This was not the first time Denver-based eco-friendly activity has been covered in the media. Alan Prendergast covered this issue a few years earlier in the Westword, discussing the way in which Denver has embraced the single-stream recycling system in order to decrease landfill costs and improve the overall quality of the city. This article ran four years ago in 2007, and if someone read the 2007 article first and then found out that Denver won a Green Award, they would certainly be impressed with Denver’s effort to improve the city and would believe that the articles are consistent with each other.
The Denver Post broke this story first by two days, running the article on February 19th. The Westword was not far behind, making its entrance to the story on February 21st. The Post had a stronger argument because of its use of back-story and information on the founders and the previous work that the campaign has done in other cities. By including descriptions of the other murals and artistic renderings of the Green Awards advertisements in Venice Beach and Philadelphia, it provides the reader with further understanding of how extravagant and captivating the Denver installation really is.
Calhoun, Patricia. “Green Awards Looking for Grassroots Ideas: How about Recycling by the Program’s Ad? – Denver News – The Latest Word.” The Denver Westword Blogs. Web. 21 Feb. 2011. <http://blogs.westword.com/latestword/2011/02/green_awards_recycling.php>.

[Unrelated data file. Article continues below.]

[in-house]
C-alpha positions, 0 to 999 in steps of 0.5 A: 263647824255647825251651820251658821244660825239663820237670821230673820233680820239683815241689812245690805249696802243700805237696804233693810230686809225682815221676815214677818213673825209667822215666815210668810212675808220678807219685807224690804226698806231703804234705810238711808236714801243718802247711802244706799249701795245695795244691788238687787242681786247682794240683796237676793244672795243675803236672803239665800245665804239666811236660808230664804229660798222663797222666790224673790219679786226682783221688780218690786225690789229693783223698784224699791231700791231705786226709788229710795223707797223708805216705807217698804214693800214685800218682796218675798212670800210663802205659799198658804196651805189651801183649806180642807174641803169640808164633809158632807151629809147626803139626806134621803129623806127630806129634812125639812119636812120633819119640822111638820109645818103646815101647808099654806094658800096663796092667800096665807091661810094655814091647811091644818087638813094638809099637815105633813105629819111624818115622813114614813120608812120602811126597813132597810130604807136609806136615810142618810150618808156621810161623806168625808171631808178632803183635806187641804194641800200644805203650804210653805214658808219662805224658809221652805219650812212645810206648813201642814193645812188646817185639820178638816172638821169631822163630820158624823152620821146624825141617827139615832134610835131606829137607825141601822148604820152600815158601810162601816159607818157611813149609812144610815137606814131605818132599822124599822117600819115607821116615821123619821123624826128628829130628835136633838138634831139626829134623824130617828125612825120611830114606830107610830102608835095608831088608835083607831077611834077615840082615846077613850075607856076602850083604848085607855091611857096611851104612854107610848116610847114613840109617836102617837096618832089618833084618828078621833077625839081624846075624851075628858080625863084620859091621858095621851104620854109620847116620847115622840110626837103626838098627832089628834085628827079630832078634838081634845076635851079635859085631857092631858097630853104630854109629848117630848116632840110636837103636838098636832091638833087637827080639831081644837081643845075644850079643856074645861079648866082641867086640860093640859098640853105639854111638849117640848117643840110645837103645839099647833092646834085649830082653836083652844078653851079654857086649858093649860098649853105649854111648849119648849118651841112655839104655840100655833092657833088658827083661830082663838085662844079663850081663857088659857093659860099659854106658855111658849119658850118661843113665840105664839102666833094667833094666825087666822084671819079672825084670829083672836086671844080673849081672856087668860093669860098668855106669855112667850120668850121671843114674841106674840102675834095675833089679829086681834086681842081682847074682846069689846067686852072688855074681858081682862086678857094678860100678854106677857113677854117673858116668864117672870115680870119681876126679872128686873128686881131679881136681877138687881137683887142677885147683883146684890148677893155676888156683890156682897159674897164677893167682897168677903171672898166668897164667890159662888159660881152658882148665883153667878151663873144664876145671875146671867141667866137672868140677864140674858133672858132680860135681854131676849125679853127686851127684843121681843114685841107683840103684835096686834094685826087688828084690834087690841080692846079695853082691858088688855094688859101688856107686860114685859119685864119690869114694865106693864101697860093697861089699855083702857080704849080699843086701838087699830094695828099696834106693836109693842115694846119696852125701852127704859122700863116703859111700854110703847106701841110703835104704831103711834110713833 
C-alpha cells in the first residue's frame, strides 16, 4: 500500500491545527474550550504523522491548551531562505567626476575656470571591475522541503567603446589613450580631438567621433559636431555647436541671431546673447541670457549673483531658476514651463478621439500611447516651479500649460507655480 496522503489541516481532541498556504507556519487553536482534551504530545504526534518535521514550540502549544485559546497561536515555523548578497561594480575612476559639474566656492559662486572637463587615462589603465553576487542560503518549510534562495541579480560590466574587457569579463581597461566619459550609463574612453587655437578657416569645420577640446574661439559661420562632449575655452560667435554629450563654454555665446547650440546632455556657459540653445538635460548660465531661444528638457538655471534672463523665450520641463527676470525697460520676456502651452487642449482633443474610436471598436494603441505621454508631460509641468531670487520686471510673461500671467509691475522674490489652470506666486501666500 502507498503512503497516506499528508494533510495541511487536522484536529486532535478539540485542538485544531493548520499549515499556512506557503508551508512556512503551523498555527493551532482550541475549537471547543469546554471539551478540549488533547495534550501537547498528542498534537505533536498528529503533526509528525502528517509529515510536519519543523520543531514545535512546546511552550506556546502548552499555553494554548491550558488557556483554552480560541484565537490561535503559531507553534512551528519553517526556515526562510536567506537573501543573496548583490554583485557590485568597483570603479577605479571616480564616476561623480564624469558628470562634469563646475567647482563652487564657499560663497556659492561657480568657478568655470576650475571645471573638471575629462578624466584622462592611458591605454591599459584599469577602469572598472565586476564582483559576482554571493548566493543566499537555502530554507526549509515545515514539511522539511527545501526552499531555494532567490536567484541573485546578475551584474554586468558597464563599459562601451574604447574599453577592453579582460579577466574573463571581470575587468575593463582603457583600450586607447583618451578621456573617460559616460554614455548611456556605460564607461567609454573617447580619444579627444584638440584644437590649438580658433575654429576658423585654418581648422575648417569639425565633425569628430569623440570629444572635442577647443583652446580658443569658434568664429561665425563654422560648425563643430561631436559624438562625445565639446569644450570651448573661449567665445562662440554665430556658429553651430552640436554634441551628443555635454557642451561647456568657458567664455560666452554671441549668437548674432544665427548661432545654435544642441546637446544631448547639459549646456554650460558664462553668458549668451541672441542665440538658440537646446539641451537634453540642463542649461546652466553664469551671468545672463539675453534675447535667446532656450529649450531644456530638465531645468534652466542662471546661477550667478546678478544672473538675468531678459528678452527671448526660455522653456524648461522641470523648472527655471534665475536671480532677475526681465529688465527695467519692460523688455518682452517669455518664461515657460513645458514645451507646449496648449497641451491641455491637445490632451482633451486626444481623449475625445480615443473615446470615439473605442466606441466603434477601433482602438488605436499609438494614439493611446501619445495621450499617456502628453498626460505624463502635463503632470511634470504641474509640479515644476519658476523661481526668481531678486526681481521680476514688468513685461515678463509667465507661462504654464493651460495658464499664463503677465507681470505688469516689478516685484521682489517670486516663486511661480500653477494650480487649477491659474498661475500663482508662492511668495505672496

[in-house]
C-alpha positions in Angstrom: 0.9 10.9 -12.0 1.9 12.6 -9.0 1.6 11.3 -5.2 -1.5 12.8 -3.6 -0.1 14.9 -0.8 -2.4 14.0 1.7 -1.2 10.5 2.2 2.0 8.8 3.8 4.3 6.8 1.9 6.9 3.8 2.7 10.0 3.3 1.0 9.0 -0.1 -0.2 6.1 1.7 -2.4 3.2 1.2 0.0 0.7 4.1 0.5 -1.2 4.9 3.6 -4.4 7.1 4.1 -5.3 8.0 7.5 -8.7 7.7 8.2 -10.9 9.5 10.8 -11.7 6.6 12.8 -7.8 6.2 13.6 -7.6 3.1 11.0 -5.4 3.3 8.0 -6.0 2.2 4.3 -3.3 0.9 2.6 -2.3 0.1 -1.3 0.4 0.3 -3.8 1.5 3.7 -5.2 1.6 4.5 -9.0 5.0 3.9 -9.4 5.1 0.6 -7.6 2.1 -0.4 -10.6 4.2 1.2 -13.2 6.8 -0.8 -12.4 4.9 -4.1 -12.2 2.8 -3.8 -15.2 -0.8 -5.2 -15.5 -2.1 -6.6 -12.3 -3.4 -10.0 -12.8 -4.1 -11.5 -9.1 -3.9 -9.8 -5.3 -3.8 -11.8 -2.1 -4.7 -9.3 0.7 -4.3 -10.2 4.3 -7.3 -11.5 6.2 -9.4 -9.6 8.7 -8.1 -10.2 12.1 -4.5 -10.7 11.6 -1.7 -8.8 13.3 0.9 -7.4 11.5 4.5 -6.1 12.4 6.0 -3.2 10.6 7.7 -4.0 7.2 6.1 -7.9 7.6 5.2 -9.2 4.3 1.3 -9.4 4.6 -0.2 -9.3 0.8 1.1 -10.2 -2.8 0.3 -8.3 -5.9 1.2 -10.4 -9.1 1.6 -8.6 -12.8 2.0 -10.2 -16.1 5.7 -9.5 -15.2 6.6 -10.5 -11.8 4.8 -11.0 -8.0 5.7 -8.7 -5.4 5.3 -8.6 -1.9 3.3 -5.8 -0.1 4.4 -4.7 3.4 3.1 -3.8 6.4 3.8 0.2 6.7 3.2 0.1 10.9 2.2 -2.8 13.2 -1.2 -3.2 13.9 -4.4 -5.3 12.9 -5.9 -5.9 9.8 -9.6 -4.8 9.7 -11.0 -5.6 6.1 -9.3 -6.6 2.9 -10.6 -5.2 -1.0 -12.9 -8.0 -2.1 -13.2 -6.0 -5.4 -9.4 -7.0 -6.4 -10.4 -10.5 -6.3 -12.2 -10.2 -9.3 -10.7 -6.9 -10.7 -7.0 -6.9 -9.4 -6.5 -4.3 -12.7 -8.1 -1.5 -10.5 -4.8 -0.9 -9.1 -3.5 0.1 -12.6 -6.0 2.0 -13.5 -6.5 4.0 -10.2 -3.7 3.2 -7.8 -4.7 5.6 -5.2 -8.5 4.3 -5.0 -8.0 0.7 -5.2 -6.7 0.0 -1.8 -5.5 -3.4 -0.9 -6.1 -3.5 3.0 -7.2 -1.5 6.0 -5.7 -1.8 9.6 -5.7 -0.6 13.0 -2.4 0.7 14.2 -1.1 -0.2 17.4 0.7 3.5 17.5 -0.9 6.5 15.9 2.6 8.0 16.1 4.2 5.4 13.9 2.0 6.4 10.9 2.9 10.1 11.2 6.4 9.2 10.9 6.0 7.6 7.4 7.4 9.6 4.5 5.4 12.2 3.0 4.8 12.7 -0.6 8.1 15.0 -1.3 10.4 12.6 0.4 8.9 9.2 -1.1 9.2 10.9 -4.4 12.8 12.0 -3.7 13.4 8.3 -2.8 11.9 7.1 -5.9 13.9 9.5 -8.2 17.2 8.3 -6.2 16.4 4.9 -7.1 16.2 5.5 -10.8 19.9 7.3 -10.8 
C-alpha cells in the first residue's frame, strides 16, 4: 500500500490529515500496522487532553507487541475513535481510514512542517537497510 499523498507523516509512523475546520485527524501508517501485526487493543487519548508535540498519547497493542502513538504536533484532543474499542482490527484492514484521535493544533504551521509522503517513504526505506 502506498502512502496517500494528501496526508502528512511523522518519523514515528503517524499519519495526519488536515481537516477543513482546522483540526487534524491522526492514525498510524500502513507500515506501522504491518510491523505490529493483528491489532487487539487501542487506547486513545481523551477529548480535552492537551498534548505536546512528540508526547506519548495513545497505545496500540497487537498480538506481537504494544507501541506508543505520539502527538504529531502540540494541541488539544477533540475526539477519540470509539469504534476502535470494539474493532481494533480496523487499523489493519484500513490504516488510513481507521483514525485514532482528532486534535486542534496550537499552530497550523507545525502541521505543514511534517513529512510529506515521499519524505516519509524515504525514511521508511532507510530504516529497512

O’Connor, Colleen. “Green Awards Campaign to Launch in Denver, Promote Green Ideas – The Denver Post.” Colorado Breaking News, Sports, Weather, Traffic – The Denver Post. Web. 21 Feb. 2011. <http://www.denverpost.com/search/ci_17428226>.
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The Green Awards | Brought to You by Green Giant. Web. 23 Feb. 2011. <https://thegreenawards.com/>. Web.
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A, A. “The Hunt for Green – Page 1 – News – Denver – Westword.” Denver News, Events, Restaurants, Music Westword. 26 Apr. 2007. Web. 23 Feb. 2011. <http://www.westword.com/2007-04-26/news/the-hunt-for-green/>.
“16 Street Mall Recycling”. Downtown Denver. Web. Feb 23, 2011. <http://www.downtowndenver.com/AboutUs/ProgramsandInitiatives/AGreenerDowntown/16thStreetMallRecycling/tabid/239/Default.aspx>